1998 CPEO Brownfields List Archive

From: tchen@sirius.com
Date: 22 Dec 1998 10:47:03
Reply: cpeo-brownfields
Subject: Community Participation and EJ in Fed BF Initiatives
If you have any comments about this research article please feel free to
comment to the authors directly or to the Brownfields newsgroup.



Analysis of Community Participation and Environmental Justice in
Federal Brownfield Initiatives

Center for Energy and Environmental Policy (CEEP)
University of Delaware
Newark, DE 19716
PH: (302) 831-8405  FAX: (302) 831-3098
WEBSITE:  www.udel.edu/ceep

This article will be published in the Urban Habitat Program's  upcoming
Journal of Race, Poverty and Environment on Land and Social
Justice/Special Issue on Brownfields.  It summarizes a forthcoming CEEP
report on "Community Participation and Brownfield Initiatives: The Role
of Environmental Justice in Urban Revitalization."  For additional
information, or to receive a copy of the full report, please contact Dr.
John Byrne (jbbyrne@udel.edu) or Raymond P. Scattone

Brownfields expose many of the important environmental, social,
cultural, and economic problems of urban America. They are an outgrowth
of interrelated forces shaping the national landscape: urban sprawl,
environmental degradation, residential segregation, disinvestment, and
persistent socioeconomic, racial, and class divisions.

In a landmark study in 1987, the United Church of Christ Commission for
Racial Justice established a clear link between race, income, and the
siting of hazardous waste and toxic waste facilities. It found that
commercial hazardous waste facilities had the greatest chance of being
situated near communities predominantly composed of racial and ethnic
minorities. The National Law Journal reported in 1992 that the
Environmental Protection Agency(EPA) took 20% longer to place abandoned
hazardous and toxic waste sites in minority communities on the national
priorities list than it took to list similar facilities situated
elsewhere. It also found that polluters of those neighborhoods paid
fines 54% lower than polluters of white communities. In 1992 EPA
concluded that people of color and low-income communities experience
disproportionately high exposure to toxic pollutants throughout the U.S.

A 1994 National Wildlife Fund report reviewed 64 major cases of
environmental threats to public health, covering issues of pesticide
exposure, workplace hazards, air and water pollution, solid and toxic
waste, lead poisoning, trash incineration, and sewage disposal. It found
that low-income or minority communities were at greatest risk in all but
one of the cases examined.

Finally, in a 1995 study, the Center for Policy Alternatives estimated
that minorities are 47% more likely than whites to live near a
commercial toxic waste facility and 170% more likely to live in areas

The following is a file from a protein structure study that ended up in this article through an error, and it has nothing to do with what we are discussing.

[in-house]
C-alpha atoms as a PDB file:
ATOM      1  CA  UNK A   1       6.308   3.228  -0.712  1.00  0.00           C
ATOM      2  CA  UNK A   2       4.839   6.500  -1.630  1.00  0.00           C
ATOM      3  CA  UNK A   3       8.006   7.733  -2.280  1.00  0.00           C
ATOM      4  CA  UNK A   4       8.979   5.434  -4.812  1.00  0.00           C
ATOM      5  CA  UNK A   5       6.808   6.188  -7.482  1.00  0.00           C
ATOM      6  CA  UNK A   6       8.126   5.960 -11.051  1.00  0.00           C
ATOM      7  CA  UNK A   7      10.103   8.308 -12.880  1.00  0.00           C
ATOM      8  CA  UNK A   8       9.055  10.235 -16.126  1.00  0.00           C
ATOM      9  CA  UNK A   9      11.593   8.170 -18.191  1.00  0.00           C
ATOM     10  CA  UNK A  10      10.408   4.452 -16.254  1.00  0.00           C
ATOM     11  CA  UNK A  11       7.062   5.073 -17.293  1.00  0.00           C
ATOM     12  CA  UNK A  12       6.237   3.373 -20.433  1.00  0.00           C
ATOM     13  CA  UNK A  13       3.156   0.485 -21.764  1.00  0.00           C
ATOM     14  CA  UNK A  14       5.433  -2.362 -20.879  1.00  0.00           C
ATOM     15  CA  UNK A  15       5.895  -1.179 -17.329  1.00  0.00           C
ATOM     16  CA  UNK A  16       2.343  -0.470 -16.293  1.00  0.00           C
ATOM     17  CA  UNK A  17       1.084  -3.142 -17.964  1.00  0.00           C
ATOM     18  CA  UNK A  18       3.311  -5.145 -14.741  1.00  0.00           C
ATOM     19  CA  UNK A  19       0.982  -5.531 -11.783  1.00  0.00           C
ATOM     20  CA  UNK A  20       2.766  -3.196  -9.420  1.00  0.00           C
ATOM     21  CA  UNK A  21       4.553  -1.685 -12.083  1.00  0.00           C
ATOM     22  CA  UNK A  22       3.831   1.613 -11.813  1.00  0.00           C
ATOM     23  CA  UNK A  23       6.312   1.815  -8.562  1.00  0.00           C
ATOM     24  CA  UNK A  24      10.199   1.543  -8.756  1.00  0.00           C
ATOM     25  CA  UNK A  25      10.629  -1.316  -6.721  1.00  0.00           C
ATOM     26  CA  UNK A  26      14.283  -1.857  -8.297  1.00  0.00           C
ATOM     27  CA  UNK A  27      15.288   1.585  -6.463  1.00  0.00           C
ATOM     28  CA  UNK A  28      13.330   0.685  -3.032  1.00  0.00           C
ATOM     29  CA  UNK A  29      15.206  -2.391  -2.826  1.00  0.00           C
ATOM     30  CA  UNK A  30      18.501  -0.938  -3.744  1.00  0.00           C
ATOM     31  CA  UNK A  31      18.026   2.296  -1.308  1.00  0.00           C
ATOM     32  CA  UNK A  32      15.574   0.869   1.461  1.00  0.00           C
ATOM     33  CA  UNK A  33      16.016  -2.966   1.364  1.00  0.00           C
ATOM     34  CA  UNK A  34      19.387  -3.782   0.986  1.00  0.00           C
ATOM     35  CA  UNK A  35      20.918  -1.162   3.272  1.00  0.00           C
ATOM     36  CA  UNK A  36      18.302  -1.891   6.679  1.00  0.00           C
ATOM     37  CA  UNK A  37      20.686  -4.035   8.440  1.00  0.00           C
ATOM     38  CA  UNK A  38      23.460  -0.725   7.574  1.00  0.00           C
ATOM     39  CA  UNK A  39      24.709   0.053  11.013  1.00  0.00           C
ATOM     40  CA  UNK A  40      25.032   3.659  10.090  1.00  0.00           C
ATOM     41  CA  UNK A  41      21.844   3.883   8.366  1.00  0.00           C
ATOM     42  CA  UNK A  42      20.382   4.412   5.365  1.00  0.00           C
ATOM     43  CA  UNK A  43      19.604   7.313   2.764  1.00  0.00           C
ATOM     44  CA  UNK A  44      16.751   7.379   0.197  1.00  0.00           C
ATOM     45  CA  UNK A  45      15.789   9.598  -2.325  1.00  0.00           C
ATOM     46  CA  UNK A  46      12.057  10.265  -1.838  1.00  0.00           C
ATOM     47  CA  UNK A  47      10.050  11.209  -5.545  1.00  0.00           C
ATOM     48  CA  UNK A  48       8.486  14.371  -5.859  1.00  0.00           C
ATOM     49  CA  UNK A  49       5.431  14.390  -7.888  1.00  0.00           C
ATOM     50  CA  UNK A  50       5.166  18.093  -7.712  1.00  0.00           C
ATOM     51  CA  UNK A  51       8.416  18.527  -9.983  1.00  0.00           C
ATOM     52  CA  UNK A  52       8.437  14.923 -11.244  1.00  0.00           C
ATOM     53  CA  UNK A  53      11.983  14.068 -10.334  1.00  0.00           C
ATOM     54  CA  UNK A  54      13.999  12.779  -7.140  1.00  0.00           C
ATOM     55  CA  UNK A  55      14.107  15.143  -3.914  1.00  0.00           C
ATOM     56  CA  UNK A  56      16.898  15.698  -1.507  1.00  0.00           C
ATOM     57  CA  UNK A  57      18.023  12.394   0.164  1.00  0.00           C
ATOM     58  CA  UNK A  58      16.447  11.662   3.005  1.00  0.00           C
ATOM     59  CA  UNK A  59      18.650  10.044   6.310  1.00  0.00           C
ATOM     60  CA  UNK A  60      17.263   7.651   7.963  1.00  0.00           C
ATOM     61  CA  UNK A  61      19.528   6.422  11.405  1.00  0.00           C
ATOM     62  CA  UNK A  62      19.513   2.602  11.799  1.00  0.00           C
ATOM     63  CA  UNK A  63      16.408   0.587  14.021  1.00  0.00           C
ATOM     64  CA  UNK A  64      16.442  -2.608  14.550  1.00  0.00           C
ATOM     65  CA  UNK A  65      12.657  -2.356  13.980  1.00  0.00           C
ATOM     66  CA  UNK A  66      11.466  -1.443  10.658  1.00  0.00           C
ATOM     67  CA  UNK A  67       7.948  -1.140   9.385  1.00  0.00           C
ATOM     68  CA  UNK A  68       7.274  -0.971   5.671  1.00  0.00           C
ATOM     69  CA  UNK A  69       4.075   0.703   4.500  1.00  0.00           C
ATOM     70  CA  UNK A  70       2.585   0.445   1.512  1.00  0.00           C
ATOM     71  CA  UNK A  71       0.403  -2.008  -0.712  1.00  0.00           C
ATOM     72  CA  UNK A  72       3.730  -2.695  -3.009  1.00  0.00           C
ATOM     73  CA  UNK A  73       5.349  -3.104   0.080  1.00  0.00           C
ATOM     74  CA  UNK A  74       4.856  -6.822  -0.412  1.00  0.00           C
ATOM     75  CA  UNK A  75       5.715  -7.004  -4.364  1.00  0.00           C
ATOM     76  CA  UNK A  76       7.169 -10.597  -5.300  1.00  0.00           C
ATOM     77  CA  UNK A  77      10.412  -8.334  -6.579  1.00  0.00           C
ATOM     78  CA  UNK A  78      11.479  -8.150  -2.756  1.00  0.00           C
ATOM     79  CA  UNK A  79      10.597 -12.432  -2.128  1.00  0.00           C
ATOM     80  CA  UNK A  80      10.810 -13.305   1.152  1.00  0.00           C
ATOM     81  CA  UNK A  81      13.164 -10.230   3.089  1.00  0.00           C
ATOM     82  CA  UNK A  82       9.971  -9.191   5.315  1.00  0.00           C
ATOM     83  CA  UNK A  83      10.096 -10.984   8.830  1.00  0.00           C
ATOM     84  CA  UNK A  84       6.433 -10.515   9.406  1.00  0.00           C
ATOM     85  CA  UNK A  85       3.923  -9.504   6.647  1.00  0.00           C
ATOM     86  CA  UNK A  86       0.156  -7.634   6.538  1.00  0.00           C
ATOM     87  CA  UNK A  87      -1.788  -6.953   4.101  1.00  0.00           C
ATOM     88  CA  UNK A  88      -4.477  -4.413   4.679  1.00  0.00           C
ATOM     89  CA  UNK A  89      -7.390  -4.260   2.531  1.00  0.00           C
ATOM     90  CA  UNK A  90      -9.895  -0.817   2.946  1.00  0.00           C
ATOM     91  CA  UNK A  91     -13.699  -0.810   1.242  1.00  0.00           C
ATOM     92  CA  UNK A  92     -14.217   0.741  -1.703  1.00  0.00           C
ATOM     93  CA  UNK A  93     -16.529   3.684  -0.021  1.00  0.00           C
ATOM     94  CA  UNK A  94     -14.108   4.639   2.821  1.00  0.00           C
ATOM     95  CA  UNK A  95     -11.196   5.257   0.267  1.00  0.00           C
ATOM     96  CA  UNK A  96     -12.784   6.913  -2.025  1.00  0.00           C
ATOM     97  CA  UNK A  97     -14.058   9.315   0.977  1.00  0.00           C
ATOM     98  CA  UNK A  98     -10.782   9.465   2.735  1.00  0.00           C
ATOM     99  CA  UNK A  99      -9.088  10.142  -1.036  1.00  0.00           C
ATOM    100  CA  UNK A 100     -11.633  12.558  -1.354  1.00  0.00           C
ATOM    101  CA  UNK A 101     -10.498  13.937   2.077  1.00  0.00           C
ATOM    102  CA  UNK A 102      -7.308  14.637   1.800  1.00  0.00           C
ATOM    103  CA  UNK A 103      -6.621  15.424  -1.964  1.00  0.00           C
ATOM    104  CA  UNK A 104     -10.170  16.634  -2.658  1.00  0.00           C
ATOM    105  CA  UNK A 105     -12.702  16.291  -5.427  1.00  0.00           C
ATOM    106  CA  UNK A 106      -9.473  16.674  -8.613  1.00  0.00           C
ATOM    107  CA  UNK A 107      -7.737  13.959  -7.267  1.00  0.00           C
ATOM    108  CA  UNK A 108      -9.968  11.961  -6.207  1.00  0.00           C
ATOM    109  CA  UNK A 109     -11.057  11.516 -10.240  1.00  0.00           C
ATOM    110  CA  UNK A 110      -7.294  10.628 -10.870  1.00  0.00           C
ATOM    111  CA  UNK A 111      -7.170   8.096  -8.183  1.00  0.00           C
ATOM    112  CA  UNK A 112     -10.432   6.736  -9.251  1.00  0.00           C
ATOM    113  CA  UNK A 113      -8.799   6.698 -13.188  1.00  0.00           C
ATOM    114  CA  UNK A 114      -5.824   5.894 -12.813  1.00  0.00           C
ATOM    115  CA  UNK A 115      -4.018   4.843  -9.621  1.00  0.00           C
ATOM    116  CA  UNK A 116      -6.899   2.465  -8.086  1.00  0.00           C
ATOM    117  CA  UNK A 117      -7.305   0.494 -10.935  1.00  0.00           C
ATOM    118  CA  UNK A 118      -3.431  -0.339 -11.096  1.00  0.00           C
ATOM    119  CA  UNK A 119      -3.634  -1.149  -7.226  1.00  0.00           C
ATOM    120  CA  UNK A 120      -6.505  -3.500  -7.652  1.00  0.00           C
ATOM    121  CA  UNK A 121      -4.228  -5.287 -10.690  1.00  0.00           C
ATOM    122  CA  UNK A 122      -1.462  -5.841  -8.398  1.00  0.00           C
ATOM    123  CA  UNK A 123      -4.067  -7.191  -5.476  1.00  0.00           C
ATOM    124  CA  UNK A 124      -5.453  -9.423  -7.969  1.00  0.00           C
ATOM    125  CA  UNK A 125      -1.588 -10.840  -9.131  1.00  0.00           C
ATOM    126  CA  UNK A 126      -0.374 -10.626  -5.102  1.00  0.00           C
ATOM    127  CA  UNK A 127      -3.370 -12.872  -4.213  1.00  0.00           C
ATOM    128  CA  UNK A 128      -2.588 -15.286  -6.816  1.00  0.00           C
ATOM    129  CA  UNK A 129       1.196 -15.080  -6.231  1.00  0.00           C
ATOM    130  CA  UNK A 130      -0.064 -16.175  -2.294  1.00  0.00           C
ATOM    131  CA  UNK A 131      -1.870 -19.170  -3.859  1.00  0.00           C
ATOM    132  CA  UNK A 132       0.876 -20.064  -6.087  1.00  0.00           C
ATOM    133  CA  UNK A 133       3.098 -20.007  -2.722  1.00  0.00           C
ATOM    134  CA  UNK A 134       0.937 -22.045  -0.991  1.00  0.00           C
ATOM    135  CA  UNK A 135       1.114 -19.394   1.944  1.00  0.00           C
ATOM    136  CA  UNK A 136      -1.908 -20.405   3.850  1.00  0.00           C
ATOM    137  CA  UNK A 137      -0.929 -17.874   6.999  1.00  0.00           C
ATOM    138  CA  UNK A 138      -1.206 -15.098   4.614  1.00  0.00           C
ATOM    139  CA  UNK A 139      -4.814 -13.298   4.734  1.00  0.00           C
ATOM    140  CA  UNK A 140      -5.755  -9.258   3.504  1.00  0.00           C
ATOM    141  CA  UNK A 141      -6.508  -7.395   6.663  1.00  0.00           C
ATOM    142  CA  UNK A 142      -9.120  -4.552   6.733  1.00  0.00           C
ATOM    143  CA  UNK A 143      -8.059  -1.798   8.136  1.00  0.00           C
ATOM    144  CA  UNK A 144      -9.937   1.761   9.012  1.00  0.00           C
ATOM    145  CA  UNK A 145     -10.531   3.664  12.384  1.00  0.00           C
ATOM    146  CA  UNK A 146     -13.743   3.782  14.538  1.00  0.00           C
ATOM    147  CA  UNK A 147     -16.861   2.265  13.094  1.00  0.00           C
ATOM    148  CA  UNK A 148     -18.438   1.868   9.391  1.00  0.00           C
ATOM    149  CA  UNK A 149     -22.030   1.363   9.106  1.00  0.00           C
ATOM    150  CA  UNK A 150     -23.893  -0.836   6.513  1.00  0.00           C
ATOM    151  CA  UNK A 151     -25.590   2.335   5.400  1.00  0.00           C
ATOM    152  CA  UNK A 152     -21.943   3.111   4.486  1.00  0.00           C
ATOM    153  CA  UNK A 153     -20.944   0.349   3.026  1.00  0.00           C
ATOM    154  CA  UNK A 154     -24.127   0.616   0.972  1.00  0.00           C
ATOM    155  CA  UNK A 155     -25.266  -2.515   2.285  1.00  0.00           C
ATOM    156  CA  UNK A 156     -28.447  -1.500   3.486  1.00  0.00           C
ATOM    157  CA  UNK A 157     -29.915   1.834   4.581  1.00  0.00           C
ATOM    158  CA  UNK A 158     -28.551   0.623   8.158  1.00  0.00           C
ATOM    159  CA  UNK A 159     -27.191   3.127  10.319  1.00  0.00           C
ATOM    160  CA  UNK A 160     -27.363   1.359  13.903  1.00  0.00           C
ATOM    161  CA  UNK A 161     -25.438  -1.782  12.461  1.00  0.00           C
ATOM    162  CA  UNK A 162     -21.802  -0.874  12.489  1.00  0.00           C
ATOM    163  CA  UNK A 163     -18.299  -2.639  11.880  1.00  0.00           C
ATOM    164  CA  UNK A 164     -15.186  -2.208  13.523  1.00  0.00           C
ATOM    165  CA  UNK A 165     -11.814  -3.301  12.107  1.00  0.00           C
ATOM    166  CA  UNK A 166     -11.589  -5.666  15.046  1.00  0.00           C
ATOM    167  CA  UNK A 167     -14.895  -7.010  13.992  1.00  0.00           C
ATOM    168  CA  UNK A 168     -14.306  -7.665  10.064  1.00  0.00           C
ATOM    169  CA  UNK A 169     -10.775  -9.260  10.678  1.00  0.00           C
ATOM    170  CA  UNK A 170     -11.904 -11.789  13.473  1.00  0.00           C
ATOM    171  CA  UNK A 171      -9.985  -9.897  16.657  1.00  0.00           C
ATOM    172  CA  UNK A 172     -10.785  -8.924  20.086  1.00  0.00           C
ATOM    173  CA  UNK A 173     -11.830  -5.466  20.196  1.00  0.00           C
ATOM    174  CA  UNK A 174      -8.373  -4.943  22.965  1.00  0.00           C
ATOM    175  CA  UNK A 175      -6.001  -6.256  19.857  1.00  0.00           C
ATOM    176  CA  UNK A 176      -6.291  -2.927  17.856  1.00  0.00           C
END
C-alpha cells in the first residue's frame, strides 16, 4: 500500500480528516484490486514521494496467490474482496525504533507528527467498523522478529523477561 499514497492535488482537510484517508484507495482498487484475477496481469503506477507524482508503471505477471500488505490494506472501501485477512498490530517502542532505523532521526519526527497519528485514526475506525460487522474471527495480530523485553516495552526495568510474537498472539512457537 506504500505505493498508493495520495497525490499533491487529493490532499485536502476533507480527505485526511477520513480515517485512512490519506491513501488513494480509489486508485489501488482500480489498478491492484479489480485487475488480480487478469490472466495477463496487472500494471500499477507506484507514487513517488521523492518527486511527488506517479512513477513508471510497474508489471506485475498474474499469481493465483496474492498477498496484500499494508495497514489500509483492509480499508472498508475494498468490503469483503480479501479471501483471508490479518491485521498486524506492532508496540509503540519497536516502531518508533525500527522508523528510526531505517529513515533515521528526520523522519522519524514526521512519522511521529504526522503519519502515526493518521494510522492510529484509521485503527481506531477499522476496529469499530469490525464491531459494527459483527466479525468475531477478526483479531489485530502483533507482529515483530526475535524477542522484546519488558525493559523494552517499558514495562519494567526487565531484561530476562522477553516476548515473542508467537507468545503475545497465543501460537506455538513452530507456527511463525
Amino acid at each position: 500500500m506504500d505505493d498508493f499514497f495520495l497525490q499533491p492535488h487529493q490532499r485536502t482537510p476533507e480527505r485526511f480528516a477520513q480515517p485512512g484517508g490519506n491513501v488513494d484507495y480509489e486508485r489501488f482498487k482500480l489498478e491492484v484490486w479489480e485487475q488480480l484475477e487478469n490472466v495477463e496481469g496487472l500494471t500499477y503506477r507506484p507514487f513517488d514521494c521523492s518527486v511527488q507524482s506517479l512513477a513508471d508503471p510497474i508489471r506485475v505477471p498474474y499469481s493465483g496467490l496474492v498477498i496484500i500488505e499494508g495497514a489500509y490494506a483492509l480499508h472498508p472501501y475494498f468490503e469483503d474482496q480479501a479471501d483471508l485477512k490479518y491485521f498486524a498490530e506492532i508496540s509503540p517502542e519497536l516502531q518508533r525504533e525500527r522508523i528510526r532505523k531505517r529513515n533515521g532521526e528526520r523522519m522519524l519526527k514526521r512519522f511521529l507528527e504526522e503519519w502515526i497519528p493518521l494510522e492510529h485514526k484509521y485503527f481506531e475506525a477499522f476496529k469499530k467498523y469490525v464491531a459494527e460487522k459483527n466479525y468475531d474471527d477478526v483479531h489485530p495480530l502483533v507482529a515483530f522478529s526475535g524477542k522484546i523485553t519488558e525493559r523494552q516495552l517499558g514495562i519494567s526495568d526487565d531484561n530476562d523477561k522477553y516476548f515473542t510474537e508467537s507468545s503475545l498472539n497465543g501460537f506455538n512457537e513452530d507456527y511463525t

with multiple toxic facilities.

Efforts to clean up brownfields are inextricably linked to issues of
environmental justice. Central to an environmental justice (EJ) approach
to brownfields is a recognition of the interconnectedness of
environmental hazards and risks with patterns of unequal development.
In 1995 EPA and the National Environmental Justice Advisory Committee
(NEJAC) cosponsored public hearings to provide an opportunity for EJ
advocates and residents of brownfield-affected communities to contribute
their views on cleanup and redevelopment. A major conclusion was that
community participation in decisions governing remediation and
development of brownfields is essential to ensuring that EJ issues are
actively addressed.

In 1996 NEJAC published "Public Dialogues on Urban Revitalization and
Brownfields: Envisioning Healthy and Sustainable Communities," which
formally acknowledged the relationship between brownfields redevelopment
and environmental justice. The EPA's National and Regional Brownfields
Pilot Projects Program highlights this link. Since 1994 the program has
provided $24 million to 228 communities for brownfields cleanup and
redevelopment. The program requires awardees to provide the means for
minority and low-income communities in affected areas to participate in
and contribute to decisions on the revitalization of brownfields.
Further, awardees are expected to describe how their plans will ensure
that affected communities "benefit environmentally and economically"
from the assessment, cleanup, and reuse of brownfields.

In 1997 the University of Delaware's Center for Energy and Environmental
Policy (CEEP) initiated a study to analyze and learn from EJ and
community participation (CP) efforts in EPA's National Brownfields Pilot
Projects, and to provide recommendations on community participation to
the Urban Environmental Center, a community-based organization formed in
Delaware to raise citizen awareness about urban environmental issues.From
among the 64 projects that had been designated as of 1997, CEEP
screened more than 30 with respect to community involvement. Ten sites
were selected for in-depth analysis based on their geographic, racial,
and ethnic diversity and on the variety of community approaches those